Even though Business Intelligence applications have been out there for decades lots of people still struggle with “how do I get started with BI”. I constantly deal with clients who mistakenly start their BI journey by selecting a BI platform or not thinking about the data architecture. I know it’s a HUGE oversimplification but in a nutshell here’s a simple roadmap (for a more complete roadmap please see the Roadmap document in Forrester BI Playbook) that will ensure that your BI strategy is aligned with your business strategy and you will hit the road running. The best way to start, IMHO, is from the performance management point of view:
Catalog your organization business units and departments
For each business unit /department ask questions about their business strategy and objectives
Then ask about what goals do they set for themselves in order achieve the objectives
Next ask what metrics and indicators do they use to track where they are against their goals and objectives. Good rule of thumb: no business area, department needs to track more than 20 to 30 metrics. More than that is unmanageable.
Then ask questions how they would like to slice/dice these metrics (by time period, by region, by business unit, by customer segment, etc)
Business intelligence has gone through multiple iterations in the past few decades. While BI's evolution has addressed some of the technology and process shortcomings of the earlier management information systems, BI teams still face challenges. Enterprises are transforming only 40% of their structured data and 31% of their unstructured data into information and insights. In addition, 63% of organizations still use spreadsheet-based applications for more than half of their decisions. Many earlier and current enterprise BI deployments:
Have hit the limits of scalability.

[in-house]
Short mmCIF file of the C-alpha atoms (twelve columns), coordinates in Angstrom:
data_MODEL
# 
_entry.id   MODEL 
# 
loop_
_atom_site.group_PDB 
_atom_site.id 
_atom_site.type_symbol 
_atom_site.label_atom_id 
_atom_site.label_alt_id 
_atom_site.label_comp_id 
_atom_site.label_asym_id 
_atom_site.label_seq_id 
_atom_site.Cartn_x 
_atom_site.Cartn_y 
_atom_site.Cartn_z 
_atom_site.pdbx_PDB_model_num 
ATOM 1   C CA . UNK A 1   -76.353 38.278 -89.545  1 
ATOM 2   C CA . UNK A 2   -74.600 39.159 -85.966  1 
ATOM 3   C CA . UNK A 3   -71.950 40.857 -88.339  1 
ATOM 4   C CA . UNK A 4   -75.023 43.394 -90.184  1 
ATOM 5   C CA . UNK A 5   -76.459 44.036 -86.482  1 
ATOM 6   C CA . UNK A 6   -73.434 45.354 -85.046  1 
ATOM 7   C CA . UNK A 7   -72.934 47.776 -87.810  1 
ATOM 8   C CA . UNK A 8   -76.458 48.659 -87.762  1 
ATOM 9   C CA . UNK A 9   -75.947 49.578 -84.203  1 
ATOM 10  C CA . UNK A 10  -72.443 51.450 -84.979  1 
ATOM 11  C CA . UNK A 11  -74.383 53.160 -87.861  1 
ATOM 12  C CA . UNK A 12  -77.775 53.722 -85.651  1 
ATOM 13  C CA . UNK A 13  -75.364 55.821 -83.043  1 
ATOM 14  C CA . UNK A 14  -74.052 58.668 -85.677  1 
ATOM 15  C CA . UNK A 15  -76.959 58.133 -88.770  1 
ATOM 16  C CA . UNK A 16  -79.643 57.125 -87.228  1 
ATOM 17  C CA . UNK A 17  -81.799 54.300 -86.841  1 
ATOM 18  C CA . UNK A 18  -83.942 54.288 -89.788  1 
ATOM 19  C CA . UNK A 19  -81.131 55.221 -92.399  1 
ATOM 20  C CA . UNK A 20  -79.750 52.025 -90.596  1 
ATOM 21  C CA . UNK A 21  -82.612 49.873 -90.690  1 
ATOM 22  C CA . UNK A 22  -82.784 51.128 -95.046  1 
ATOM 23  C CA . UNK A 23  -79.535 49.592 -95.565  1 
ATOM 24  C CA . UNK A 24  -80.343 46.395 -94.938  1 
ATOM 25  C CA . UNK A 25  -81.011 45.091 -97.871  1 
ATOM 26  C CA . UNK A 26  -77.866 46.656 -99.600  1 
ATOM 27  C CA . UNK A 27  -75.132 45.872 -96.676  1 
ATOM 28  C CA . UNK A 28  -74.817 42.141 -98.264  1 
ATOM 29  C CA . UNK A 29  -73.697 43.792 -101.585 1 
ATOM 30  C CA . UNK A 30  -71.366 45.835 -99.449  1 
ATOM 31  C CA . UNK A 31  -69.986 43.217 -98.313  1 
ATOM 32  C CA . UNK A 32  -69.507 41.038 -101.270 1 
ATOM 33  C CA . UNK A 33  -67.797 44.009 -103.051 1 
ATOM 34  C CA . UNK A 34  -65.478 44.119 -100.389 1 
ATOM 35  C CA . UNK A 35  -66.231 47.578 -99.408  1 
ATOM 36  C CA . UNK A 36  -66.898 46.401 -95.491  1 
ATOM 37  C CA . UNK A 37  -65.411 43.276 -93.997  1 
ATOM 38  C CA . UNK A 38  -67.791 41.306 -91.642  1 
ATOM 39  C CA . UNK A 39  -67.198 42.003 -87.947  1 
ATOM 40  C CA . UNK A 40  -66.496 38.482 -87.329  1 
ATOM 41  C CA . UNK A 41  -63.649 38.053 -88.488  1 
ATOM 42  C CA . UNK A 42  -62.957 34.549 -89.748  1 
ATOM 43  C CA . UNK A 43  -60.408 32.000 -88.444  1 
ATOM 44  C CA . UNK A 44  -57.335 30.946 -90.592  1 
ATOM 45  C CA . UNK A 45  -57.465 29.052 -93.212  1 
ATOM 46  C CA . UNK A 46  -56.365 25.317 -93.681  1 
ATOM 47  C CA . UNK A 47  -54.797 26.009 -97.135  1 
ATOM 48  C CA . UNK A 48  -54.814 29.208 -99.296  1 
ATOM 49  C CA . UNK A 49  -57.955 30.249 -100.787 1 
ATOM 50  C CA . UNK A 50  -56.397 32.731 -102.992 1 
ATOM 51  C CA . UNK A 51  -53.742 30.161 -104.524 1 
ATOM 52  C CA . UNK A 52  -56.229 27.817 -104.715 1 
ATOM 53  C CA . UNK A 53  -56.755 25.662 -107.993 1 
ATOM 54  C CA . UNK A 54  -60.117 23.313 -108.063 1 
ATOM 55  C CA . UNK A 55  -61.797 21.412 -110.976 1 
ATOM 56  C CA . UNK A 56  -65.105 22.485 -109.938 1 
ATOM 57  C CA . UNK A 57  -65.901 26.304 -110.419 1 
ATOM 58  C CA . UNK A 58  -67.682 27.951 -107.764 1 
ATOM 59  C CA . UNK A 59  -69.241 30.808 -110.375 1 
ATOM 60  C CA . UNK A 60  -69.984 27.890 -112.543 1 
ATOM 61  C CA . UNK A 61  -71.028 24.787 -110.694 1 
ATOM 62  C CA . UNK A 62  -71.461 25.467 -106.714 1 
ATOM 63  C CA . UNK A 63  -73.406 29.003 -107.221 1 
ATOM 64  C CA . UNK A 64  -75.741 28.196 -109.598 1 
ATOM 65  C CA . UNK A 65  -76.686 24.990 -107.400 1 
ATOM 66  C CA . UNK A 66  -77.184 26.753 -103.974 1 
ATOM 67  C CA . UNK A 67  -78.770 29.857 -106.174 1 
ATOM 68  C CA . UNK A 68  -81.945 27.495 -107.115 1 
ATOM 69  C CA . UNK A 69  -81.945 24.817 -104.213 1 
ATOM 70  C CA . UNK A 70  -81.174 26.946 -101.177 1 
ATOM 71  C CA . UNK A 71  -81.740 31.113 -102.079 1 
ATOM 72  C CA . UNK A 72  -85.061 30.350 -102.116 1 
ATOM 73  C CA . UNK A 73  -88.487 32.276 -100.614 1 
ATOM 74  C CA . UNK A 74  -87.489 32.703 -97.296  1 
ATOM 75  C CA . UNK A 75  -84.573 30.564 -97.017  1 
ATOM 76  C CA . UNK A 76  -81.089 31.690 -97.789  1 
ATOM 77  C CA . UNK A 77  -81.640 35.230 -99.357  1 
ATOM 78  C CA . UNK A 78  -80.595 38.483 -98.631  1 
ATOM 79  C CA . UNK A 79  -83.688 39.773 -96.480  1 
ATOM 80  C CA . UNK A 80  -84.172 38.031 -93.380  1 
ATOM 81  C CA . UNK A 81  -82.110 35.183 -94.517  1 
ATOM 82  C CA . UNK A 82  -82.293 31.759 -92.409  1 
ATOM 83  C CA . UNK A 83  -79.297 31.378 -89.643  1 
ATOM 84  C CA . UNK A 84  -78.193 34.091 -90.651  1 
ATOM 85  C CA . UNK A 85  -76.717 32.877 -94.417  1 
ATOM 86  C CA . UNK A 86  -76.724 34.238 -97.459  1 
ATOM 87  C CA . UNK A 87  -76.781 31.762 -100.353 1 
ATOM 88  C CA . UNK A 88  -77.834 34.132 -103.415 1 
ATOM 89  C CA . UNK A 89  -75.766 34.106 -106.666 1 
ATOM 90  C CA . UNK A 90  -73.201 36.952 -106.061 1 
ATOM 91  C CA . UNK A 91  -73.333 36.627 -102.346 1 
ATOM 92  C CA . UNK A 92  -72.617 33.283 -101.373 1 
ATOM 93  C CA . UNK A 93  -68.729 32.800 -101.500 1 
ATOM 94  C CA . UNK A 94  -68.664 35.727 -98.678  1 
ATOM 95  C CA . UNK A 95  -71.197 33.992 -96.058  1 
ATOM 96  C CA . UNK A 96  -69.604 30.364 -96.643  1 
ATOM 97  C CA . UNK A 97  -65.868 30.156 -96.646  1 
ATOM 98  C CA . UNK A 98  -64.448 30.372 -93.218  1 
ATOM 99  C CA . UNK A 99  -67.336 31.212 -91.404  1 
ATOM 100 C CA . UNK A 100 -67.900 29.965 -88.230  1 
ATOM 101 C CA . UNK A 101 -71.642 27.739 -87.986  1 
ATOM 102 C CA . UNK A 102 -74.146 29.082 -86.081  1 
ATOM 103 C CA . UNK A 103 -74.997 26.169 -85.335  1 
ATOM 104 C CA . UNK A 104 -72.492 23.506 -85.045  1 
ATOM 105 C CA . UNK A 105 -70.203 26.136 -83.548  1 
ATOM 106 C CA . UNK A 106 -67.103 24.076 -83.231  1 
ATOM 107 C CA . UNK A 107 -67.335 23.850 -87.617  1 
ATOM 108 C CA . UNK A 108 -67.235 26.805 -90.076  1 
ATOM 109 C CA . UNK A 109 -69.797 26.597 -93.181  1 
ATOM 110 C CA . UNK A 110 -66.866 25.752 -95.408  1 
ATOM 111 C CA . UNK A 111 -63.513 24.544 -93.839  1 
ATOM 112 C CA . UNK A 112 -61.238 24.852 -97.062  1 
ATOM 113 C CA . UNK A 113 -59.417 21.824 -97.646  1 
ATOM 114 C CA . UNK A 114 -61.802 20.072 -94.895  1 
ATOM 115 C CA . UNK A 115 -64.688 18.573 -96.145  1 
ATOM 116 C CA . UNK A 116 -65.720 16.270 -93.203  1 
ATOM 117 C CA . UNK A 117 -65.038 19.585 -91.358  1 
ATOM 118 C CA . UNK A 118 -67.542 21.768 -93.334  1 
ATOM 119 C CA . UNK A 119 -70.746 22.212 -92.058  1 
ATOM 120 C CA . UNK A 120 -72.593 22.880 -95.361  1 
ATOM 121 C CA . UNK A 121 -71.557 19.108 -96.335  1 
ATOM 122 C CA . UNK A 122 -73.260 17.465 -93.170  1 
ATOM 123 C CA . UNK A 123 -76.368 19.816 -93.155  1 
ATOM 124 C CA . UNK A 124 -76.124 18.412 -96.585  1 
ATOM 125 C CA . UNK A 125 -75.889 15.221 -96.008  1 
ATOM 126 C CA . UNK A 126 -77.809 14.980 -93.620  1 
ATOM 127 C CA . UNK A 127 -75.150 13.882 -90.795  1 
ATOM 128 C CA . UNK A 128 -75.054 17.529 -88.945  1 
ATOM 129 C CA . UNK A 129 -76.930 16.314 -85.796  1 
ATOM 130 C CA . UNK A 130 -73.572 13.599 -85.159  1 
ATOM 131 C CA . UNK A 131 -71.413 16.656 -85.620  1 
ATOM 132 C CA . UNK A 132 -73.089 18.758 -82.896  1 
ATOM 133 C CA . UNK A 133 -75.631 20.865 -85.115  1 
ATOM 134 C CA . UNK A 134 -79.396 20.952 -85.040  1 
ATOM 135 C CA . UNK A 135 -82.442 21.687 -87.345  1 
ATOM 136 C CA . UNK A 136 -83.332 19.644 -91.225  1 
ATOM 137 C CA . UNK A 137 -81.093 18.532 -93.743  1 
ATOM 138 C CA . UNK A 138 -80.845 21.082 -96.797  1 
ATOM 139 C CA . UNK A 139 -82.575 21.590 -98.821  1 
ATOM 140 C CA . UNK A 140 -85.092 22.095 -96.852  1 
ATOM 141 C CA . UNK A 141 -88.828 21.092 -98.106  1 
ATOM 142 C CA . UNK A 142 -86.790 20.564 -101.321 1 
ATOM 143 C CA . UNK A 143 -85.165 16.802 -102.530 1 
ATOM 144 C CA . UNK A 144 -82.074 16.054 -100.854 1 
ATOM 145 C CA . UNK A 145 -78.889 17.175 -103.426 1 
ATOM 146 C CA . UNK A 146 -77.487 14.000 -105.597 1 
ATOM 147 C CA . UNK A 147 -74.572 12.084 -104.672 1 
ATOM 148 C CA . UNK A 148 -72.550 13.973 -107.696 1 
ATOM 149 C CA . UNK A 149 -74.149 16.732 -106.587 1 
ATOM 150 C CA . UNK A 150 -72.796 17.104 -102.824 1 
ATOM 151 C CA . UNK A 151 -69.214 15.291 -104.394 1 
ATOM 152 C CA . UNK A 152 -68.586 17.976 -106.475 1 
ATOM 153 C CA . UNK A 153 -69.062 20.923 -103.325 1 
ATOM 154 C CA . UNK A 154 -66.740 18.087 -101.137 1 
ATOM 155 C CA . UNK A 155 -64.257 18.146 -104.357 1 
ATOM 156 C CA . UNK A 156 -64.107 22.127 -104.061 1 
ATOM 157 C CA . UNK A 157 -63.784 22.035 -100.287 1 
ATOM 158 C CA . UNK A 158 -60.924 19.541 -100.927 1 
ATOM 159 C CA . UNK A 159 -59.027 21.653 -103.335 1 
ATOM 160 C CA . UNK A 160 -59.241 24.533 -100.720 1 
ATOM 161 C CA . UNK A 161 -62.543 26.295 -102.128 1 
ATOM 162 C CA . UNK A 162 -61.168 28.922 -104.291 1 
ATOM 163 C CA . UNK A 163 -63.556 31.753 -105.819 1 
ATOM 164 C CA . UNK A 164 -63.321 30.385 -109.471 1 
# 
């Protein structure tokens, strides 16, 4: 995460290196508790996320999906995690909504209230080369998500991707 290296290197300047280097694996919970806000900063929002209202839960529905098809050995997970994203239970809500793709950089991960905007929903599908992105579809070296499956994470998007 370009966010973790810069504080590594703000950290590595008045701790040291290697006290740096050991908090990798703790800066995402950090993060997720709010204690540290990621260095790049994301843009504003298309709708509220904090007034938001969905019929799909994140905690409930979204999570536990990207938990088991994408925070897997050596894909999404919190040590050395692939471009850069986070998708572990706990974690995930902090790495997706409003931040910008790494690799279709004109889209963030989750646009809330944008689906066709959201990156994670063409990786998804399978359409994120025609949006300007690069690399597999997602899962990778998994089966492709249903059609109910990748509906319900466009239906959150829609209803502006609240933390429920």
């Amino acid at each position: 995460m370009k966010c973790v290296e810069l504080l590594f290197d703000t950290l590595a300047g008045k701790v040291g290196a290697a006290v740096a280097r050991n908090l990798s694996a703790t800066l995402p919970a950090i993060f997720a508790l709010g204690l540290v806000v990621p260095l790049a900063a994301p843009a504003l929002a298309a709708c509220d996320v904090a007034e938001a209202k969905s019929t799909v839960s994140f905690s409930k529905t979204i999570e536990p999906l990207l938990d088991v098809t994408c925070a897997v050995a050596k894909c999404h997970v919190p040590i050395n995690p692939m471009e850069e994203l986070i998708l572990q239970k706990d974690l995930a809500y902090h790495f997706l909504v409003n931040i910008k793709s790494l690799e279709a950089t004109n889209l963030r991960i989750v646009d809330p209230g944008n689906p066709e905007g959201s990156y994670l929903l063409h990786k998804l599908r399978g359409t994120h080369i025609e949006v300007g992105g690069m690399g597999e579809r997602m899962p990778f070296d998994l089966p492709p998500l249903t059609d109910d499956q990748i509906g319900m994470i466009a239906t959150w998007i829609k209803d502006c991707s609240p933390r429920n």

Struggle to address rapid changes in customer and regulatory requirements.
Fail to break through waterfall's design limitations.
Suffer from mismatched business and technology priorities and languages.
China Unicom demonstrated its big data analytics platform, including customer analytics, during the Shanghai World Mobile Congress last week. Huawei is helping China Unicom’s Shanghai affiliate build a big data analytics platform that can collect and analyze customer demographics and operational and behavioral data. For instance, it can estimate a consumer’s monthly income based on annual mobile fees, know whether she is walking or driving, and what routes she regularly takes. Such data is unique and even more comprehensive than that generated by Internet service giants like Baidu, Alibaba, or Tencent. China Unicom will begin to leverage this data analytics platform to monetize data in several ways:
Retain customers. China Unicom can predict which high-value customers may be thinking of dropping its services and target marketing based on the customers’ context to retain them. For instance, the system can automatically send a targeted offering when a customer passes by a China Unicom office. In 2014, the telco performed A/B testing among 200,000 Unicom subscribers in Shanghai who were thinking of changing telecom service providers. This helped China Unicom retain RMB 10 million in revenue from those users receiving targeted marketing offerings from the system.
Enhance public security. China Unicom uses the platform to help the Shanghai city government to monitor people’s location in the city in real time. The system provides a real-time heat map and automatically sends an alert when it discovers that too many people are crowded into one area. This can help the government avoid accidents such as the one that occurred in the Waitan district of Shanghai last year.